Monday, 22 January 2018

Accessing private methods of another class

In versions of Delphi before 10.1 Berlin, it was possible to access private members and private methods of a class simply by defining a class helper for it and accessing these private items in its methods.

But that it was so easy to access private members undermined the basic OO principles of information hiding and encapsulation. That is why this loophole (which could be considered a bug) was closed in Delphi 10.1 Berlin. But there was a lot of howling about this, because it was so easy and so convenient to have access to everything, even to other classes' "private parts".

There has been a lot of discussing going on about this. I will not repeat the arguments made there, but will state that I agree with the closing of the loophole. Accessing private members or methods is a hack, and a hack should never be easy. This hack was far too easy. Instead of using the hack, people should rather have tried to find other ways to achieve their goals.

But there is one argument of the pro-helper people that actually made sense: sometimes a class is not designed well, and you must resort to hacks.

Three hacks

They have all been mentioned before, in several blogs and StackOverflow answers, but I want to recap them here, in one post. All of these still require helper classes, as only there, you can still access private methods or members.

Accessing private methods

Say we have a class, let's call it THasPrivateMethods, that has at least one private method, let's say procedure PrivateMethod, that you want to call. The following three ways to call the private method have all been verified in Delphi 10.2.2 Tokyo. They should also work in previous versions.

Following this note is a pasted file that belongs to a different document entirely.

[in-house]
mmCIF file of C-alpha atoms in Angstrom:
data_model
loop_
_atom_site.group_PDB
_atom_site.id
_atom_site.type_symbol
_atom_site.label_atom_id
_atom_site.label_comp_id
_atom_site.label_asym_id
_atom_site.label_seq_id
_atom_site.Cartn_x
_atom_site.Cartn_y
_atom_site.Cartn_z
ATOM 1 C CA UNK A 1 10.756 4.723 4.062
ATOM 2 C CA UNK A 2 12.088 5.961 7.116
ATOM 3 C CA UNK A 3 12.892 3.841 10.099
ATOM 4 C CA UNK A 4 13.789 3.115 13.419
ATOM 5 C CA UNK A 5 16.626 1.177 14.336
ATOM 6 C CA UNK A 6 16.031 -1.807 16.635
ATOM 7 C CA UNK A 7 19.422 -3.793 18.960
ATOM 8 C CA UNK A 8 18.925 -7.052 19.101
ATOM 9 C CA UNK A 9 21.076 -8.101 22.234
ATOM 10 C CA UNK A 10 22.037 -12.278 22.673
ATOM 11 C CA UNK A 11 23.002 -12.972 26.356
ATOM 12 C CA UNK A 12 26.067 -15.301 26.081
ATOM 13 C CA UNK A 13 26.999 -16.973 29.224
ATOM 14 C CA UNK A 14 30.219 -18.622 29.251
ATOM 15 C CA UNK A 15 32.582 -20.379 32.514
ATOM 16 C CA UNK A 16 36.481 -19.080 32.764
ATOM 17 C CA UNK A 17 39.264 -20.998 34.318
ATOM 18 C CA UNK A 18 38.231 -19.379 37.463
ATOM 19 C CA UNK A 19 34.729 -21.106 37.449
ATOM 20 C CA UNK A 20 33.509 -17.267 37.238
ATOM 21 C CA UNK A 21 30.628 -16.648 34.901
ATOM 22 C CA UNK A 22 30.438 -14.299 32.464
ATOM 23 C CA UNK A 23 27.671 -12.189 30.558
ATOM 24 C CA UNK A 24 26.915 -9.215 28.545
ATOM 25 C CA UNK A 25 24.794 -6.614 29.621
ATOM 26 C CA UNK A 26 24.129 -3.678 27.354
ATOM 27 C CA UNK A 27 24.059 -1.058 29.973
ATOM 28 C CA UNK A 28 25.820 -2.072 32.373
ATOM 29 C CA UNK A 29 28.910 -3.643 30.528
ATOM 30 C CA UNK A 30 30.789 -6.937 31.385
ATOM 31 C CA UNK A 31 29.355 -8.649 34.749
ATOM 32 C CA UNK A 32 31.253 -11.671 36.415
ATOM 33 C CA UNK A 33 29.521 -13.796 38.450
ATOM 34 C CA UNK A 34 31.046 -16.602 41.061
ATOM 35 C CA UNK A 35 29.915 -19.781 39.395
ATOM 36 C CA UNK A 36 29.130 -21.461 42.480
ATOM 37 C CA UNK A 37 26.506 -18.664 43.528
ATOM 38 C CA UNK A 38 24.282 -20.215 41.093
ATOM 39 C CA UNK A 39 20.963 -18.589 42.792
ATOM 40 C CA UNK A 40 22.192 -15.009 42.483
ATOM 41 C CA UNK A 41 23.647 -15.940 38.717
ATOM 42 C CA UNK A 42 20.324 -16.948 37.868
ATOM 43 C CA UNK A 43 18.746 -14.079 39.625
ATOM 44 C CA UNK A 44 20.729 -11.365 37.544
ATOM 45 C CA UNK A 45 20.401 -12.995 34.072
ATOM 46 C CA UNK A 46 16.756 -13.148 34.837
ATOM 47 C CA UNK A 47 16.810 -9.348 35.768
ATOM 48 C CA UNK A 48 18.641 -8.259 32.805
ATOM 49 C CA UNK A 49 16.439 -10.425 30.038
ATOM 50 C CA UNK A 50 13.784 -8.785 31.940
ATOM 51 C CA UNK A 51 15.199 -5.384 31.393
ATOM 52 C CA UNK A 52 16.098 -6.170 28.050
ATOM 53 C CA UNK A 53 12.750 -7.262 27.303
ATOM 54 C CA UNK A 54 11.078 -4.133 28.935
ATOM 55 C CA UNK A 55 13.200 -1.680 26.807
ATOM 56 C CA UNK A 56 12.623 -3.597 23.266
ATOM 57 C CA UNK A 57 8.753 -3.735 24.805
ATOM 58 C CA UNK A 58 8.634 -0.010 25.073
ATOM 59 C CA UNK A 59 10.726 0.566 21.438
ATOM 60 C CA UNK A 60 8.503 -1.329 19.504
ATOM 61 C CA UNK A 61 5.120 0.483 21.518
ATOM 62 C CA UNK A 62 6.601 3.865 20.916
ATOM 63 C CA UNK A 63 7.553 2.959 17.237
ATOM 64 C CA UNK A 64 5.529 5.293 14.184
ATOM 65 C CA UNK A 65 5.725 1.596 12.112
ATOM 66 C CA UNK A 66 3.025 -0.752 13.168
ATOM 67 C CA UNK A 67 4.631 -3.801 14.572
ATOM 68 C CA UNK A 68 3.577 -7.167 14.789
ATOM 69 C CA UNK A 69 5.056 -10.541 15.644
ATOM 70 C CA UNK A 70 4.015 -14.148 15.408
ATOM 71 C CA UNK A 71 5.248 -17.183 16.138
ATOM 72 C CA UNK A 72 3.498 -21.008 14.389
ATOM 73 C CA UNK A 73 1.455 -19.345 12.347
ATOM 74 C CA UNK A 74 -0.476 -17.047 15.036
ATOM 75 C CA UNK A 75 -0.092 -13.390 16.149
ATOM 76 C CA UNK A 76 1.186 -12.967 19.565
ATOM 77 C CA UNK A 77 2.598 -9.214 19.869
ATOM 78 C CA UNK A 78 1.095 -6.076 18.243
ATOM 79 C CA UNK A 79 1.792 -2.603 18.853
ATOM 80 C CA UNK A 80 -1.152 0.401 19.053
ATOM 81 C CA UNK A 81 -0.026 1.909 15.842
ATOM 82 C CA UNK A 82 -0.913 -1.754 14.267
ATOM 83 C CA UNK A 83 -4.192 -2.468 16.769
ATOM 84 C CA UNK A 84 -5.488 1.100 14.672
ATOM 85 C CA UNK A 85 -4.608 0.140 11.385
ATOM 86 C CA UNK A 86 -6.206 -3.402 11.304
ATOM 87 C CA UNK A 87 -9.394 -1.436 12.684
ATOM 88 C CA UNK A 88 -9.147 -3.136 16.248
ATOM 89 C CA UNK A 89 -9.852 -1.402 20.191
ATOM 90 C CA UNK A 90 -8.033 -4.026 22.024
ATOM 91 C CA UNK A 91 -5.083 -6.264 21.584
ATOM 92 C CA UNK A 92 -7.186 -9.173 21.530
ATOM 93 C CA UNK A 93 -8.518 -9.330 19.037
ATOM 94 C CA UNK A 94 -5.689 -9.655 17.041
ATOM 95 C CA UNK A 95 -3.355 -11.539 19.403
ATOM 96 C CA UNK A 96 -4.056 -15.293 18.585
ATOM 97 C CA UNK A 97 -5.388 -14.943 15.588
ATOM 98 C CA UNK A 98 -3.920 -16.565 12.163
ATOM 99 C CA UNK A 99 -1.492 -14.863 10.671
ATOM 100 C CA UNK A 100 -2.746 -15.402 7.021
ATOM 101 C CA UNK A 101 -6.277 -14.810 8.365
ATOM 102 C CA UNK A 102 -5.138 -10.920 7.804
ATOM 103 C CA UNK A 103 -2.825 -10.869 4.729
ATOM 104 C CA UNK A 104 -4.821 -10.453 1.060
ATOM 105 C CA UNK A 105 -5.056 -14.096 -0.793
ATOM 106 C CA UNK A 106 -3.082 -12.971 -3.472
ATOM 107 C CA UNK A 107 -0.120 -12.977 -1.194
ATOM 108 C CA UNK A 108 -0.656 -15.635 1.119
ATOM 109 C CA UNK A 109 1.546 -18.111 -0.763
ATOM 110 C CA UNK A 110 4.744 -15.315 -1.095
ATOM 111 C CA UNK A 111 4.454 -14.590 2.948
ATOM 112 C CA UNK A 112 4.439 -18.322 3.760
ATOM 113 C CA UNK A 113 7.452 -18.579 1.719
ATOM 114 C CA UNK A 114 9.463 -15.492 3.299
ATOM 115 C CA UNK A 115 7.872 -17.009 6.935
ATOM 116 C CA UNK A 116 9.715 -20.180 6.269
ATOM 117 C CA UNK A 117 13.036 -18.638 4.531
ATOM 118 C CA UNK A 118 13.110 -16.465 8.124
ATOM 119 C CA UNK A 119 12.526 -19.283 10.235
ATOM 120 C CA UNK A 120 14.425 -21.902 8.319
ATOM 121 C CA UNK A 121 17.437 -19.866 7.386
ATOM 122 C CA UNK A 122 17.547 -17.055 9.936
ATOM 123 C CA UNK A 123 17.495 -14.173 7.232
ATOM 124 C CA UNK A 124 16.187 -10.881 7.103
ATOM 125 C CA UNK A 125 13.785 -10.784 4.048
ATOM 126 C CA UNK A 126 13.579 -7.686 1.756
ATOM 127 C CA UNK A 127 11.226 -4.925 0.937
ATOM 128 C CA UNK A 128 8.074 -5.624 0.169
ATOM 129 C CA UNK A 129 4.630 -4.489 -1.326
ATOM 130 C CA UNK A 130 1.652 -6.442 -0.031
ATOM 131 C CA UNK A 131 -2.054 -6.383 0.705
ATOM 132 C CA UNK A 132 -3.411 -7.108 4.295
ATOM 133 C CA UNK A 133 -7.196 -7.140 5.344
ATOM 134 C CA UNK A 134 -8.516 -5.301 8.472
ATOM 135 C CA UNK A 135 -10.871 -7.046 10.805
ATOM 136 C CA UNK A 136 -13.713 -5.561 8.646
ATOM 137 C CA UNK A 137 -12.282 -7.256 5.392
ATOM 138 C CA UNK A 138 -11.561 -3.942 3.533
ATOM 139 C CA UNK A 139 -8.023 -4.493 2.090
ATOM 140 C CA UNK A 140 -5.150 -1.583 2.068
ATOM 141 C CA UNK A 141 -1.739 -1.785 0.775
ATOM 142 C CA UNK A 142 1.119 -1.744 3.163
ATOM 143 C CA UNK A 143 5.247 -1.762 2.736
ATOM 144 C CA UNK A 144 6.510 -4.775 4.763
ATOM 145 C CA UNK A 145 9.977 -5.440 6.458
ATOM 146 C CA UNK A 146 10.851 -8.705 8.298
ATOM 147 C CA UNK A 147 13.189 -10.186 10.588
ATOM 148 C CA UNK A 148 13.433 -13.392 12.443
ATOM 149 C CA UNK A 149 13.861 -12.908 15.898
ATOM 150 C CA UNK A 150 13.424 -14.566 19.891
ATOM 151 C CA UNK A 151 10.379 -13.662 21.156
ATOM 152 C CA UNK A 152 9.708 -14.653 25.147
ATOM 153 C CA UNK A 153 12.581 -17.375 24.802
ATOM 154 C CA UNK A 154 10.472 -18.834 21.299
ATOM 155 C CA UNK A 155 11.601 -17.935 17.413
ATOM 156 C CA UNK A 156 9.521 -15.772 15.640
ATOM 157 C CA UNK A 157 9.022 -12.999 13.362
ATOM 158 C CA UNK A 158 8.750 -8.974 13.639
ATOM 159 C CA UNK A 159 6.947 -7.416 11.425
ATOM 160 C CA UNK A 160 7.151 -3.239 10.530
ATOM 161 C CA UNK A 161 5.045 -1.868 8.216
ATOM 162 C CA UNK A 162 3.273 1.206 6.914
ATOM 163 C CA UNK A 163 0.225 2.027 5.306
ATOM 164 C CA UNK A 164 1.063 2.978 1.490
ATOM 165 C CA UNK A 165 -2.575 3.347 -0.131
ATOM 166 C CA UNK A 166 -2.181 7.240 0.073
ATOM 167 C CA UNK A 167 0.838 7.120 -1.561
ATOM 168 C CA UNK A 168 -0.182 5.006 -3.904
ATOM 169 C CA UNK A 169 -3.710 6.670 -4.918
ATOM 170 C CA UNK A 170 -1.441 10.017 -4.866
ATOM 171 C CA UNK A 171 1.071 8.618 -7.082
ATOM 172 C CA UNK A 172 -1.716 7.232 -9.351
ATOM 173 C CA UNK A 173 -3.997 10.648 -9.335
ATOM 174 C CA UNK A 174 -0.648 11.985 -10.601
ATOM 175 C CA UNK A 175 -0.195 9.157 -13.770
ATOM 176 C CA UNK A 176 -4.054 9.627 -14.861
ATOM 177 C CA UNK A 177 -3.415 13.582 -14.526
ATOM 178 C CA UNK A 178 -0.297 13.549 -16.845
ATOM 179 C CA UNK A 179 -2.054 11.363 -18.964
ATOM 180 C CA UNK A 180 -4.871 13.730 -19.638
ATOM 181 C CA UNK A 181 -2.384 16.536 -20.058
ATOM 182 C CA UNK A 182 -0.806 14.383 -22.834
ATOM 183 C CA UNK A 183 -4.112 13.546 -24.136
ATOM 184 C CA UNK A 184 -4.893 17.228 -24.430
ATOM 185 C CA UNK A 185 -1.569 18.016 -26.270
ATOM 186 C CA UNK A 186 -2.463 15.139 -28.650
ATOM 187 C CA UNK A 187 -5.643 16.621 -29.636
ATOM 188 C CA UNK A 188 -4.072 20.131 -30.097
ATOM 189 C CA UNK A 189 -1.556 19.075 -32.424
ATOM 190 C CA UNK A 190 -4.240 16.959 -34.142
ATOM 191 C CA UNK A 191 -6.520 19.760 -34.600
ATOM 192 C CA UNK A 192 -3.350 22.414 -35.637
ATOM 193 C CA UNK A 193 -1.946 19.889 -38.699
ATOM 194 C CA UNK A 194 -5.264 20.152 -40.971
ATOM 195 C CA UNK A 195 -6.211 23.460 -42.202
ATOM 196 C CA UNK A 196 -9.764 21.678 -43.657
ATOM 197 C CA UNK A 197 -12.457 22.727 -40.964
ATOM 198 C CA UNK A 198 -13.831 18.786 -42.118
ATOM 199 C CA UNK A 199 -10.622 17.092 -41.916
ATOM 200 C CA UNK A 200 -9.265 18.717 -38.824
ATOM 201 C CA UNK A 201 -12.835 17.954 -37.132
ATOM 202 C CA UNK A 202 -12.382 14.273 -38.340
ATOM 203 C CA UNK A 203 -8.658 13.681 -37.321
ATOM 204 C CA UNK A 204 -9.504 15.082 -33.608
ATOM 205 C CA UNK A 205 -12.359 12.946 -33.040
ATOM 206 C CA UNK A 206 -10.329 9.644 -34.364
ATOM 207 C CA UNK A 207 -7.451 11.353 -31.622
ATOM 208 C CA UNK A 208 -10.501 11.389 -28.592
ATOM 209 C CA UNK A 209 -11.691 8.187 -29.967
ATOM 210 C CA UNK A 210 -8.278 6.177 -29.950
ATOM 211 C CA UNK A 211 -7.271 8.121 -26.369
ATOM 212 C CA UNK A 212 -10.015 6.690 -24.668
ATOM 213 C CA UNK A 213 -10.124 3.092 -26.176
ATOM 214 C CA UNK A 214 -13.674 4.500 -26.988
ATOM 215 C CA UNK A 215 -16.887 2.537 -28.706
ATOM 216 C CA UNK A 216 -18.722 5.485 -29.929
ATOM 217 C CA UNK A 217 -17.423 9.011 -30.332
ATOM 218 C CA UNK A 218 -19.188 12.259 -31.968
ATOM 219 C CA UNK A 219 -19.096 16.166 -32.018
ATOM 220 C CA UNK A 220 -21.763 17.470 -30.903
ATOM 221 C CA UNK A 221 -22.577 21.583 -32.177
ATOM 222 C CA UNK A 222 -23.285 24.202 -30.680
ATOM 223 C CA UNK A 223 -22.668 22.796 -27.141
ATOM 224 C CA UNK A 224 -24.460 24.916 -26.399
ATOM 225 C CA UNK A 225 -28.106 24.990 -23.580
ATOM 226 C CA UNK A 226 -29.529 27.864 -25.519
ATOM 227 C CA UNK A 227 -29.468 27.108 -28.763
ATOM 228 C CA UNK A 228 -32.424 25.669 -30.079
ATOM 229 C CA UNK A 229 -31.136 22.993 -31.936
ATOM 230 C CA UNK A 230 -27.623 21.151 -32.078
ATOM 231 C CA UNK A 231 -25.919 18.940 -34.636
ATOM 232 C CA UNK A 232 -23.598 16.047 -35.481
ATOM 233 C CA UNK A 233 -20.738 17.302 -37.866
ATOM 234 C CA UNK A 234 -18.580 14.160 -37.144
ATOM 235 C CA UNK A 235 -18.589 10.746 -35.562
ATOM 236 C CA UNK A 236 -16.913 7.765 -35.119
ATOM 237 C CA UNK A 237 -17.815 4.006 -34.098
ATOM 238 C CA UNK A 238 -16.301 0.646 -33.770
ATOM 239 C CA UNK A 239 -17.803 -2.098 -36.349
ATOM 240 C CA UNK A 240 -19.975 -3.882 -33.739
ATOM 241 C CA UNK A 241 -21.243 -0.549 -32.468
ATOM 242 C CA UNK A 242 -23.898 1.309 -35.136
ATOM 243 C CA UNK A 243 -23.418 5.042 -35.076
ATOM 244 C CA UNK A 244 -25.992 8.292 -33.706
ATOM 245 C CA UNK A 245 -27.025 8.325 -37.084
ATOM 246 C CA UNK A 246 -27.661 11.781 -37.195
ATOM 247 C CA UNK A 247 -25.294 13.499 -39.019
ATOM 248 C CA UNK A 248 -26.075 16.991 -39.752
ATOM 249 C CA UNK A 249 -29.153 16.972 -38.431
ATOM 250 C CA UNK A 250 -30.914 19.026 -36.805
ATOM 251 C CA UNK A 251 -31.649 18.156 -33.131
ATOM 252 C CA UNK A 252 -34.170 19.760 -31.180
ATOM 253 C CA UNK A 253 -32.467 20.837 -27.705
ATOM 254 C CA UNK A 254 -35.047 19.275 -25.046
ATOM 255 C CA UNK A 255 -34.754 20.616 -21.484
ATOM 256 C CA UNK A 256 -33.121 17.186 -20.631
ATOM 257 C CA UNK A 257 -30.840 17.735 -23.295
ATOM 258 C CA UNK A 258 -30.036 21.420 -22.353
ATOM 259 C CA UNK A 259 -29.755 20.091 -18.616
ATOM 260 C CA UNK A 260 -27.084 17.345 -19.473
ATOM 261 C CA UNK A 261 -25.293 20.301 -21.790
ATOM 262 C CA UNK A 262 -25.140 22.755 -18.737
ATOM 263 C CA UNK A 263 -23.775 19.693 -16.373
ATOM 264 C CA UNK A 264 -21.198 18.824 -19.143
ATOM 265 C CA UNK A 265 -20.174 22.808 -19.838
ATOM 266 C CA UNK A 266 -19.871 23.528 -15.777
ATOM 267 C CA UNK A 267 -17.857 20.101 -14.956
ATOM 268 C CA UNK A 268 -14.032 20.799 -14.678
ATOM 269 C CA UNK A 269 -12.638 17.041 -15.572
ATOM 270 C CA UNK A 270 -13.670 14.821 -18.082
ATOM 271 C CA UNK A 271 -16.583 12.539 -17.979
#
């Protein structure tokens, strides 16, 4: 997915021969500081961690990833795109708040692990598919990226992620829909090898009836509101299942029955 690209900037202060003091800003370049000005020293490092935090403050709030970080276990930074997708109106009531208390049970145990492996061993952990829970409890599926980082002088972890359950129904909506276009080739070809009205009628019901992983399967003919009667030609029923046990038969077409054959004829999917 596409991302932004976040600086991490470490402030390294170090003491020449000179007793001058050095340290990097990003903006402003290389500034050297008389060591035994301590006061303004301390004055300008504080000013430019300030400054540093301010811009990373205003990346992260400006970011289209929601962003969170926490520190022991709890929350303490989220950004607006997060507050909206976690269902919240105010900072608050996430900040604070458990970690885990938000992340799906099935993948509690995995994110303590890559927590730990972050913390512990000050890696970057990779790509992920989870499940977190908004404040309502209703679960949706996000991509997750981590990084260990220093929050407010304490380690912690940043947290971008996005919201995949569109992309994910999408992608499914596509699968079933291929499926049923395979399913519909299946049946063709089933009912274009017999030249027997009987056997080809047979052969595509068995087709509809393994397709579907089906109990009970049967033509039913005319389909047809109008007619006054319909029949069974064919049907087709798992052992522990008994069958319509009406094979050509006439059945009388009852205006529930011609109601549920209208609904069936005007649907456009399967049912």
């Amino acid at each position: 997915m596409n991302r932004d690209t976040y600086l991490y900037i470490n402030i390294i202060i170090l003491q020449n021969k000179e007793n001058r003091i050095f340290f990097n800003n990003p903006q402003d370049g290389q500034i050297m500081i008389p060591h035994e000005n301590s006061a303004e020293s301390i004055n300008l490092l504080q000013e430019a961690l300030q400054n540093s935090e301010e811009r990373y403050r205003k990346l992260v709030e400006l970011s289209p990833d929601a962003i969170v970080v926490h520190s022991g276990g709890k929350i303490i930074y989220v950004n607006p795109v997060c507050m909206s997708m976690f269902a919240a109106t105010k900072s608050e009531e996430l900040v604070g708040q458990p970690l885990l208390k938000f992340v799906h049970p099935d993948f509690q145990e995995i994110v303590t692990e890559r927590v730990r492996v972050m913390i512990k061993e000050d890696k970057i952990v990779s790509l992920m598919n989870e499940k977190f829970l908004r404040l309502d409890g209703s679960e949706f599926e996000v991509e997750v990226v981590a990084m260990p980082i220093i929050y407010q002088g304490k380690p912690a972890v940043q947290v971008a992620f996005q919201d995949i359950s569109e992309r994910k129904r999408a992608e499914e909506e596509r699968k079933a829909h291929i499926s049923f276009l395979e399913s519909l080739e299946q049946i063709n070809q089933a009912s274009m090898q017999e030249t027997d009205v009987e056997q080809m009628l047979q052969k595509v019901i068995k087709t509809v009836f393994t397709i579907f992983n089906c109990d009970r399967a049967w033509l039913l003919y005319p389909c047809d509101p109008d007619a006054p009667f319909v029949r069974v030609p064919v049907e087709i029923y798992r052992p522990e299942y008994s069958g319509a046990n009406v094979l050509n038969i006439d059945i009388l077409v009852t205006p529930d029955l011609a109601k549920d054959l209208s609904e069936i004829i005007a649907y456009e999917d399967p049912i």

Using assembler

The first way to get at private methods is to define a helper class with a new method. Here, I'll call the helper THelper and the first method CallingPrivateMethodUsingAsm. This method must be an assembler method:

type
  THelper = class helper for THasPrivateMethods
  public
    procedure CallingPrivateMethodUsingAsm;
  end;

The implementation is extremely simple:

procedure THelper.CallingPrivateMethodUsingAsm;
asm
       JMP     THasPrivateMethods.PrivateMethod
end;

In other words, in assembler, helper methods can still access private methods.

Using a method pointer

For those who are not very good with assembler, there is another, more tedious way, using a method pointer:

    procedure CallingPrivateMethodUsingTMethod; inline;

The implementation takes the address of the private method (which can apparently still be queried), puts it in a method pointer and then calls the method pointer:

type
  TPrivateMethod = procedure of object;

...
  
procedure THelper.CallingPrivateMethodUsingTMethod;
var
  M: TMethod;
begin
  M.Code := @THasPrivateMethods.PrivateMethod;
  M.Data := Self;
  TPrivateMethod(M);
end;

Using with

Inside a method of a class helper, you can't call a private method directly anymore, but you can use a simple trick (probably forgotten when they closed the loophole), using "with Self do". I am no fan of "with", but in this special case, it works as expected:

procedure THelper.CallingPrivateMethodUsingWith;
begin
  with Self do PrivateMethod;
end;

Yes, it is that easy. But you must use "with Self do" to call the private method. Now, if you inline this method, there is absolutely no overhead. It will work as if you had called the private method in your own routine:

procedure NeedsAccessToPrivateMethod;
var
  H: THasPrivateMethods;
begin
  H := THasPrivateMethods.Create;
  try
    // ...
    H.CallingPrivateMethodUsingWith;
    // ...
  finally
    H.Free;
  end;
 end;
 

Again, if CallingPrivateMethodUsingWith is inlined, the resulting code is the same as if you had written:

  try
    // ...
    H.PrivateMethod;
    // ...
  finally

If you can read assembler, you can verify this in the CPU view of the IDE.

I will discuss accessing private fields in a later post.

Monday, 15 January 2018

Strings too slow outside WIN32?